Many people on the news are calling COVID-19 a “disruption” to the higher education space. A little harsh, no? In my opinion, this change can be seen in two ways that coexist with one another. A correction, and more importantly, an opportunity. Traditionally speaking, higher education is a space that has been resistant to change–and justifiably so, in my opinion. Any change, large or small, can affect the outcome of one to thousands of students, requiring deliberation, planning, and thoughtfulness. This, however, can slow the pace of innovation. Well, now higher education has been dealt a hand where change was inevitable and what have we seen? A whole lot of airplanes are being built. In a matter of weeks, we’ve seen an entire system go 100% online. We’ve seen institutions embracing innovation and thinking through this ‘new normal.’ None of this goes without mentioning the massive research efforts taking place.
Second is opportunity. Now that the need for digital innovation has essentially become a requirement, the education space now must lean into the digitalization of the campus. I recently saw a quote that read: “the biggest loss, in the end, is if we come out on the other side unchanged”. Based on the many conversations our team has had over the last few weeks with friends in the industry, we are confident that higher education will continue building airplanes to make positive changes for this new normal.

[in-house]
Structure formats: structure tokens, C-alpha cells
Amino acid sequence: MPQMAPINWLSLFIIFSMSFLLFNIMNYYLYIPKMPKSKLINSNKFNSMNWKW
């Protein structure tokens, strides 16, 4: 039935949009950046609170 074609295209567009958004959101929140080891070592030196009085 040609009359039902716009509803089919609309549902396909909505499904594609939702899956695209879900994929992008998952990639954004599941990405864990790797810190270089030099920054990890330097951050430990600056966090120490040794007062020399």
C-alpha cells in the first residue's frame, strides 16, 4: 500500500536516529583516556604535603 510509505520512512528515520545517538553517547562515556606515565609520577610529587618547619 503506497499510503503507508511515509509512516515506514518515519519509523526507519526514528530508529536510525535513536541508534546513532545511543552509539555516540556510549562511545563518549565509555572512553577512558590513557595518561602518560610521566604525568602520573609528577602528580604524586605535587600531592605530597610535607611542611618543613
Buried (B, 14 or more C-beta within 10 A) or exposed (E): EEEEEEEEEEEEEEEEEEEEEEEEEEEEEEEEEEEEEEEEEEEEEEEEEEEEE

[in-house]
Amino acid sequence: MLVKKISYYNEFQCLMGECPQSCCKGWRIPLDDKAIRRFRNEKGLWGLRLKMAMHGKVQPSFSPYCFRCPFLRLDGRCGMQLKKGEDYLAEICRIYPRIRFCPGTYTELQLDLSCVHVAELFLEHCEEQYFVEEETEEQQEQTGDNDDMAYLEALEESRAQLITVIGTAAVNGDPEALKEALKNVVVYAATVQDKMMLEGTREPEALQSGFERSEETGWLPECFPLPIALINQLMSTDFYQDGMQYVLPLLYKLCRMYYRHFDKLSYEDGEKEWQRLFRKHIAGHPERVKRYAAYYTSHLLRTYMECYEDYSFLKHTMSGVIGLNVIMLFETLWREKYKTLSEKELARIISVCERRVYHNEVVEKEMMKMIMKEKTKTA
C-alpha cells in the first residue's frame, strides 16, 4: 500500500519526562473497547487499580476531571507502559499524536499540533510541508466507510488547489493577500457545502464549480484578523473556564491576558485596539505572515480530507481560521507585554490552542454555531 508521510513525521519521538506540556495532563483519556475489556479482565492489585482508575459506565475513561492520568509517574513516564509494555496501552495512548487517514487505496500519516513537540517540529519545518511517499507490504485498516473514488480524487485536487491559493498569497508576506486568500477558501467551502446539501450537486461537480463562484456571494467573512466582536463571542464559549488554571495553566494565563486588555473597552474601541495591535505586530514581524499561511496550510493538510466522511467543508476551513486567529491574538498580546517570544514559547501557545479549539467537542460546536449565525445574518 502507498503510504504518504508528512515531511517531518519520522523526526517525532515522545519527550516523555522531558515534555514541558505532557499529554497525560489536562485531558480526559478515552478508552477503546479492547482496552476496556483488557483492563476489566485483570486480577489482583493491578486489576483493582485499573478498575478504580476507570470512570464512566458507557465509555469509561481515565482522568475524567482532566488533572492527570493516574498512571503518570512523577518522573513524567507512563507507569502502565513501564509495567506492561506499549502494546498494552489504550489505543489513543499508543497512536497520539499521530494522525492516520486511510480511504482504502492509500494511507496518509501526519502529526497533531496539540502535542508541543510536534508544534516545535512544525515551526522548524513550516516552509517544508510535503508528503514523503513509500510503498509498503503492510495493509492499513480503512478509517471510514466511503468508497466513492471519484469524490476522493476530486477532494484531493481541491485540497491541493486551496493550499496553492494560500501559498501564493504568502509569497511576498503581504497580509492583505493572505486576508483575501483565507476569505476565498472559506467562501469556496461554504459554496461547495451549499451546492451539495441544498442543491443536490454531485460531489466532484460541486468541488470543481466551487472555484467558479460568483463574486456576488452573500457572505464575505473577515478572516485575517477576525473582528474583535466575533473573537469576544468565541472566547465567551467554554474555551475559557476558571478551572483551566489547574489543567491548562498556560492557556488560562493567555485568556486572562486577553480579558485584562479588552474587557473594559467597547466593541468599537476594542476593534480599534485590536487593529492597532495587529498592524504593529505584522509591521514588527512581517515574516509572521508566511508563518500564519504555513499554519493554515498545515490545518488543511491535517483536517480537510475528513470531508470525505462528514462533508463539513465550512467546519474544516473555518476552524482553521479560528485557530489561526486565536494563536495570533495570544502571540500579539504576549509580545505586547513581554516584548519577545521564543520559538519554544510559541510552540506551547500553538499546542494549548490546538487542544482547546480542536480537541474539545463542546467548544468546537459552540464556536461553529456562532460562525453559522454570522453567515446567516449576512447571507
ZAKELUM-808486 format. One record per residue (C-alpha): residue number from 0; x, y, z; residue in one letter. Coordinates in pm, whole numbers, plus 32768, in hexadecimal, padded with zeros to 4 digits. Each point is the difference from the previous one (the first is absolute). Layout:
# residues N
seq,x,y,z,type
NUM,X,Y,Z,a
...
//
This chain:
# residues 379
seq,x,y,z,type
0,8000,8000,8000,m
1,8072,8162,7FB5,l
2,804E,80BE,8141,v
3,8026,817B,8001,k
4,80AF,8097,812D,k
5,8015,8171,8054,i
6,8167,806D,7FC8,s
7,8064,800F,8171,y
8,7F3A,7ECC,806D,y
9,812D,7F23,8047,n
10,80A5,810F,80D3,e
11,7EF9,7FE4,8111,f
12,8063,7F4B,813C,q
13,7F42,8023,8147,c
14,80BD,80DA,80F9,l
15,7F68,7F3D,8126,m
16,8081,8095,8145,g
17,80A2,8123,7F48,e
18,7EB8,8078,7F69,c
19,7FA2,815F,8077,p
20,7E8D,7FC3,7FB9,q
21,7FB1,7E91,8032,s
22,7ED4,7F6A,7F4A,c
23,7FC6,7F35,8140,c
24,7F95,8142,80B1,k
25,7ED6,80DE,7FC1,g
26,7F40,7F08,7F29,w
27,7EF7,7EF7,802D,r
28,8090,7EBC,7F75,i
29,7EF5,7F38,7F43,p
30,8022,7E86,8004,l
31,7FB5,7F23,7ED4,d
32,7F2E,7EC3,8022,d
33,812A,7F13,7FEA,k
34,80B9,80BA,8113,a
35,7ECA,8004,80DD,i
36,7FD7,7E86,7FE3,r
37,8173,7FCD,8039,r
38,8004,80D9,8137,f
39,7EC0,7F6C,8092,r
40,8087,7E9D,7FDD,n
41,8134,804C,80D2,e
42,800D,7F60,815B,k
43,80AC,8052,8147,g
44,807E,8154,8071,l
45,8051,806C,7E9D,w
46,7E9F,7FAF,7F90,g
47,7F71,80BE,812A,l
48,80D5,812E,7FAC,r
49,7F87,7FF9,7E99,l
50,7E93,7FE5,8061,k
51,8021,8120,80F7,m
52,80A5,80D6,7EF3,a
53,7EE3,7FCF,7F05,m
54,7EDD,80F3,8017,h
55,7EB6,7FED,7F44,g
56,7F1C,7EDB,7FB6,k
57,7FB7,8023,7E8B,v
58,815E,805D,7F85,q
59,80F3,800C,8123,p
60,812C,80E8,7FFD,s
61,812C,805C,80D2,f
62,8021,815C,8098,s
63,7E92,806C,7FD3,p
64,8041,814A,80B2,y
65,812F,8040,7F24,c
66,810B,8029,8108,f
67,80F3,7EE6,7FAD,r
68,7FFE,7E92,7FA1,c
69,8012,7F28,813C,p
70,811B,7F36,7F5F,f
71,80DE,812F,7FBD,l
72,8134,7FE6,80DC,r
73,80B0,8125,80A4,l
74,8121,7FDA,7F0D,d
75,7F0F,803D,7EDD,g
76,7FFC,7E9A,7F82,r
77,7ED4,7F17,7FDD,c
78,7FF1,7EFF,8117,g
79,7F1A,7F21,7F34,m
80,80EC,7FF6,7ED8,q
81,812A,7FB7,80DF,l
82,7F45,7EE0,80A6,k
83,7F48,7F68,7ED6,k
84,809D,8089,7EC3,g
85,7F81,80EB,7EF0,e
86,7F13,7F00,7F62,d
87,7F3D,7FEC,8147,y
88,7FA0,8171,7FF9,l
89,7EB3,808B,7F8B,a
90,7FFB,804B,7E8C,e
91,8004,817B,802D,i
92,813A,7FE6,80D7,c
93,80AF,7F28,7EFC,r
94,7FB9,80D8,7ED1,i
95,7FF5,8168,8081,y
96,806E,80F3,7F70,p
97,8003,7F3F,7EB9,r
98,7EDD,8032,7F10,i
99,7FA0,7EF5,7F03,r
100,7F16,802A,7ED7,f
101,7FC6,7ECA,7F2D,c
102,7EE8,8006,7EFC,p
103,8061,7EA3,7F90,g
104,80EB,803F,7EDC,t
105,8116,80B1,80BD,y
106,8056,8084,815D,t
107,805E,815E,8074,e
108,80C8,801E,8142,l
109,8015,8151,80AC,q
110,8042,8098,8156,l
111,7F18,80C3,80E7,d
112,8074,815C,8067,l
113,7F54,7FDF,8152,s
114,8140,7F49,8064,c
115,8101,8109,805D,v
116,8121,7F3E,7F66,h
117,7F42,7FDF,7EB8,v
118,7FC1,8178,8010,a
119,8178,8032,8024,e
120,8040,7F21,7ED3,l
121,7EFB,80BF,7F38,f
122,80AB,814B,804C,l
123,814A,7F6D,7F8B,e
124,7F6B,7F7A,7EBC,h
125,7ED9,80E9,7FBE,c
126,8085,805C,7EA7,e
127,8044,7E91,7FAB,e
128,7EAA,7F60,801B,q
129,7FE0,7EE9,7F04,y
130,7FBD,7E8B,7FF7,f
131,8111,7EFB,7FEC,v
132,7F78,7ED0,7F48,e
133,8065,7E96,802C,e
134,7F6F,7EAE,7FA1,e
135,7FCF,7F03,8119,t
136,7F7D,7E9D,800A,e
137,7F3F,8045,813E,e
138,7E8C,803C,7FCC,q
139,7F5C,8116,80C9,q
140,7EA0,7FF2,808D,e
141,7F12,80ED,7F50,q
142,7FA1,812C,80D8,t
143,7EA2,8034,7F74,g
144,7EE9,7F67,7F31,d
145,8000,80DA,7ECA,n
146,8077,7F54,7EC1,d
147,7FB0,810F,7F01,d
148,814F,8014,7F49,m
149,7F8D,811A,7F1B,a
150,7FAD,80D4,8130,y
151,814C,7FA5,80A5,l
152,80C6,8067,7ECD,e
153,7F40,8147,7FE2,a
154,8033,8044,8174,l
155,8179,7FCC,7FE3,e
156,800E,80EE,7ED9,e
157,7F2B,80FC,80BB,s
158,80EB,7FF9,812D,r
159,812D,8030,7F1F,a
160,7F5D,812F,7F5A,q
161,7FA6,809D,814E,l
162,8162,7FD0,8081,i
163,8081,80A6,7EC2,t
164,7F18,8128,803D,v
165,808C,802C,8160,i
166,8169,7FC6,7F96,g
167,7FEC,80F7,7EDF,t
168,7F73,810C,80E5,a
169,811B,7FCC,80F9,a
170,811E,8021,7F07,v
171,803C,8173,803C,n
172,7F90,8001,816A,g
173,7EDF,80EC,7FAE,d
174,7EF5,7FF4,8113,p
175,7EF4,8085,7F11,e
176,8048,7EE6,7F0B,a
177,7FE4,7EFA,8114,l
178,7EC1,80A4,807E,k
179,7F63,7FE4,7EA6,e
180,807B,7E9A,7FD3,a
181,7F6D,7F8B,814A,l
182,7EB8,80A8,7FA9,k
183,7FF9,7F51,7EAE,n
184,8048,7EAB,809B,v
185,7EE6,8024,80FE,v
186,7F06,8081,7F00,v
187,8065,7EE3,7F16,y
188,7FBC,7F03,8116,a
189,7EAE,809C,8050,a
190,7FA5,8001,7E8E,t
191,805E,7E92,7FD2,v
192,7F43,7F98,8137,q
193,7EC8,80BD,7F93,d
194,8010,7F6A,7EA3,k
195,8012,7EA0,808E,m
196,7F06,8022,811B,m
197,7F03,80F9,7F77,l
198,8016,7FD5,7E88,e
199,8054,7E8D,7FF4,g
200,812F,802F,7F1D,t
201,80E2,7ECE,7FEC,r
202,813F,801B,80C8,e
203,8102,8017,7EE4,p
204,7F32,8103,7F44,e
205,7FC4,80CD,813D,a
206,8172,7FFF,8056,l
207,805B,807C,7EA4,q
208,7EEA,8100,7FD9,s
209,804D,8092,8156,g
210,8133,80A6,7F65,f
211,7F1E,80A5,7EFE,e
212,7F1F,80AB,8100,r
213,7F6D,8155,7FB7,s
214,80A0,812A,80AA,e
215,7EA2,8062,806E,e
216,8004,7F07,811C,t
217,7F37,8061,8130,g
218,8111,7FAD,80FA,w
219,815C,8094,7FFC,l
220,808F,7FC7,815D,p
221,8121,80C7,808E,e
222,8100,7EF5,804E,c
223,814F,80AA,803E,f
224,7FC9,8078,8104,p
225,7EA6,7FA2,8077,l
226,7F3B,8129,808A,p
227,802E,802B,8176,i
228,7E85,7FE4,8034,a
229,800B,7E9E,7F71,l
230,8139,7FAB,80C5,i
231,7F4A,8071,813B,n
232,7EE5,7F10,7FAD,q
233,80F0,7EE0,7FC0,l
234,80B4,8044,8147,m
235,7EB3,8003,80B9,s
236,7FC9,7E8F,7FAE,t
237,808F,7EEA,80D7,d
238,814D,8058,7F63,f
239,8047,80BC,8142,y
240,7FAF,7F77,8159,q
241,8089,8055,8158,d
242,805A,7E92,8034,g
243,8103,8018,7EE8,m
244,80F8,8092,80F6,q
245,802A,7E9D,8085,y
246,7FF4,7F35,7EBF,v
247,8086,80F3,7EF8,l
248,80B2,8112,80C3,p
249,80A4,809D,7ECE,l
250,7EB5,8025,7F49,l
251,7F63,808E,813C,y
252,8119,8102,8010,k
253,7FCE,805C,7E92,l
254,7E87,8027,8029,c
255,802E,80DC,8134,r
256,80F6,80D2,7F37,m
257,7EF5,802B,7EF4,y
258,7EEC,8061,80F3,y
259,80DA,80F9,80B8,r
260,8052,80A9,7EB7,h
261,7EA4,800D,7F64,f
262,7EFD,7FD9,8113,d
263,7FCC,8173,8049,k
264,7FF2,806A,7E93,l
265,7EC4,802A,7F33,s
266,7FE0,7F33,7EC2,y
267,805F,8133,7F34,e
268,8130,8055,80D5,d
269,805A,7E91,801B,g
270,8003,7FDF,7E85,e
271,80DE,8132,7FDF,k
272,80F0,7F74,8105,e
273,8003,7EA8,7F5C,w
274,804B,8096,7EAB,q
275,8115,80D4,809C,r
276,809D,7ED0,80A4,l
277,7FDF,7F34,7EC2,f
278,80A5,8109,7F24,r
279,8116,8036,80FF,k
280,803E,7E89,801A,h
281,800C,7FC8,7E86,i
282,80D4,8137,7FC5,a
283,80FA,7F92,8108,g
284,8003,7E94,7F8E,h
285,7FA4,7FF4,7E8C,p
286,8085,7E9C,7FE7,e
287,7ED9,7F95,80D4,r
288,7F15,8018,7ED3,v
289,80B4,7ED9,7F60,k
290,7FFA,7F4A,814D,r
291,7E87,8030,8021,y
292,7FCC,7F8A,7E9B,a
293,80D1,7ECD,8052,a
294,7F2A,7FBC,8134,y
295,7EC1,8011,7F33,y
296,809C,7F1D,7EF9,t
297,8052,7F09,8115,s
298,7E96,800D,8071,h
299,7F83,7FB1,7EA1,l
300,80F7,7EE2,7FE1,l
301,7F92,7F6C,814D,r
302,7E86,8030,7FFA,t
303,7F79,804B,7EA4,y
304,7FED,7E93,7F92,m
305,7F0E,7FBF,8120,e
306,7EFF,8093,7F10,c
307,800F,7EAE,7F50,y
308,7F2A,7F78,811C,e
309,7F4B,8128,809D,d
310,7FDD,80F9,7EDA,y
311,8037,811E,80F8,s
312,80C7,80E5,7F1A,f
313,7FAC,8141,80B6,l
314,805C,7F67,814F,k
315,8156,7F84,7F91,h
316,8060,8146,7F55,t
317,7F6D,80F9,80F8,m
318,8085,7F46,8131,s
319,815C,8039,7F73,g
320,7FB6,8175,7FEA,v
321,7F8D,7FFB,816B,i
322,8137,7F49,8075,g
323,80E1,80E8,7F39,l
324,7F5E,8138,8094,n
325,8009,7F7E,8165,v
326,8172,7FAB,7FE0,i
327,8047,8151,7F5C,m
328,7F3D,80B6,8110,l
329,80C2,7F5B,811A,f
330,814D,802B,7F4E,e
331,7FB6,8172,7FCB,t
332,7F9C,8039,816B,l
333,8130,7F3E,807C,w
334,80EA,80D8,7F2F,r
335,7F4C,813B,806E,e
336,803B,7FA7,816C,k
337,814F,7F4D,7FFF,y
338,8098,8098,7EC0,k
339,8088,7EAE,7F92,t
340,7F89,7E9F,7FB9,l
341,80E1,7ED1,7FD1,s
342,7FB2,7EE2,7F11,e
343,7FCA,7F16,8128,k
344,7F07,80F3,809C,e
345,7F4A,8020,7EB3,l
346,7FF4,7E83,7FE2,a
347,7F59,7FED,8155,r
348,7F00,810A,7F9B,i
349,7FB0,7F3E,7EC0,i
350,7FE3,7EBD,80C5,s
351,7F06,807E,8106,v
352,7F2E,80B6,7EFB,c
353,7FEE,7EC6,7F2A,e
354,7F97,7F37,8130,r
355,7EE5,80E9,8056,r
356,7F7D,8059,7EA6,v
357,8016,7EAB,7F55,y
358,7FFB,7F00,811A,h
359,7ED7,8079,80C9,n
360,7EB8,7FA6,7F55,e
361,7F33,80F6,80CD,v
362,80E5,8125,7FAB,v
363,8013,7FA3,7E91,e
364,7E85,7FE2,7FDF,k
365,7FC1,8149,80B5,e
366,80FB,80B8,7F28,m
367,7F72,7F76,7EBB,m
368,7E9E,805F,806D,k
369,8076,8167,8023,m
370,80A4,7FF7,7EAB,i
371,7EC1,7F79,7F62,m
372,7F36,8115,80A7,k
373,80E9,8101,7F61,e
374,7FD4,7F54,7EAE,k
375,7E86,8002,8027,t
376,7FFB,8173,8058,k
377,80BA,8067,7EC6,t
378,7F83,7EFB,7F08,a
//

Life will inevitably throw a curveball our way sometimes. When it does, I like to think about a Hunter S. Thompson quote: “a person who procrastinates in his choosing will inevitably have his choice made for him by circumstance.” We all still have a luxury of choice, and for our team, that choice is to keep working, stay positive and do whatever we can to help. Because of these choices, and the lessons listed above, I as an individual, and we as a company here at Rah Rah have confidence in the wake of a crisis.
When the world looks back at the response we all had to this crisis, what will they say about the many parties, organizations, and industries? Based on the past few weeks I formed a strong opinion that there will be nothing but praise for the higher education space. They have acknowledged what they cannot control and executed (to a T) what they can. Universities quickly deployed their parachutes and got back to what they have done for our nation for so long: inspired and educated us in the most innovative, forward-thinking ways.
On our end here at Rah Rah, we are doing what we can in the only way we know how; we will continue to enable higher education. In the short term by Rallying Higher Education to share ideas and strategies through Slack. We are confident that, like our software, Slack will break down institutional silos and enable higher ed professionals to do what they do best–work with and for students to enable their success.
Thinking about the long term, I can promise you that our team will keep chopping away. We here at RahRah have dedicated ourselves and the past two years to building the first of its kind Student Life System. Something that is truly built for the future of higher education while revolutionizing the campus of today. We didn’t want to be like other EdTech companies and build blindly to make a quick sale. Since day one we have been chasing impact and long-term value–that isn’t done through just selling a piece of software. It’s done through building it with and for the people you serve. We can’t wait for the world to see and use it. In the meantime though, let’s all come together here to focus on what’s most important: battling COVID-19 and running with confidence to the new normal.